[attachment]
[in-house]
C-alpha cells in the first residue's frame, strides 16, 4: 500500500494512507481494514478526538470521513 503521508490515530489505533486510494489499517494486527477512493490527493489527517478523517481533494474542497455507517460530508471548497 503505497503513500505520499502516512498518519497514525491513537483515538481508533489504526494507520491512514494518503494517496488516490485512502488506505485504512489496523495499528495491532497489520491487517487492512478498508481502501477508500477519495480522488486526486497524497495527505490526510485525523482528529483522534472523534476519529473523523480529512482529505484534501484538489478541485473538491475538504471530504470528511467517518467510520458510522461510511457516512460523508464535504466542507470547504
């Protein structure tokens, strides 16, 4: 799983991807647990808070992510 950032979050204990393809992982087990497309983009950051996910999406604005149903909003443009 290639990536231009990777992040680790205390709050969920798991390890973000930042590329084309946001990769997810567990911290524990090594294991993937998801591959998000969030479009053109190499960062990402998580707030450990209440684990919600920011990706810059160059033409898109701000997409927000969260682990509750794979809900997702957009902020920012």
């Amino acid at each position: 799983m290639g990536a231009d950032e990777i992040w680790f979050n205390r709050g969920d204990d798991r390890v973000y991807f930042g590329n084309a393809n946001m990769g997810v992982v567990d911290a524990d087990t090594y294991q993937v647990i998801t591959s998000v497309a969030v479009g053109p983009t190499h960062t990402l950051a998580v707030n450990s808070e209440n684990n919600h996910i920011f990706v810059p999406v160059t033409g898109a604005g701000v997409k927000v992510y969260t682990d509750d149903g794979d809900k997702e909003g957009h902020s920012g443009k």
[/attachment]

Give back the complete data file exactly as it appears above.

[in-house]
C-alpha cells in the first residue's frame, strides 16, 4: 500500500494512507481494514478526538470521513 503521508490515530489505533486510494489499517494486527477512493490527493489527517478523517481533494474542497455507517460530508471548497 503505497503513500505520499502516512498518519497514525491513537483515538481508533489504526494507520491512514494518503494517496488516490485512502488506505485504512489496523495499528495491532497489520491487517487492512478498508481502501477508500477519495480522488486526486497524497495527505490526510485525523482528529483522534472523534476519529473523523480529512482529505484534501484538489478541485473538491475538504471530504470528511467517518467510520458510522461510511457516512460523508464535504466542507470547504
């Protein structure tokens, strides 16, 4: 799983991807647990808070992510 950032979050204990393809992982087990497309983009950051996910999406604005149903909003443009 290639990536231009990777992040680790205390709050969920798991390890973000930042590329084309946001990769997810567990911290524990090594294991993937998801591959998000969030479009053109190499960062990402998580707030450990209440684990919600920011990706810059160059033409898109701000997409927000969260682990509750794979809900997702957009902020920012």
């Amino acid at each position: 799983m290639g990536a231009d950032e990777i992040w680790f979050n205390r709050g969920d204990d798991r390890v973000y991807f930042g590329n084309a393809n946001m990769g997810v992982v567990d911290a524990d087990t090594y294991q993937v647990i998801t591959s998000v497309a969030v479009g053109p983009t190499h960062t990402l950051a998580v707030n450990s808070e209440n684990n919600h996910i920011f990706v810059p999406v160059t033409g898109a604005g701000v997409k927000v992510y969260t682990d509750d149903g794979d809900k997702e909003g957009h902020s920012g443009k």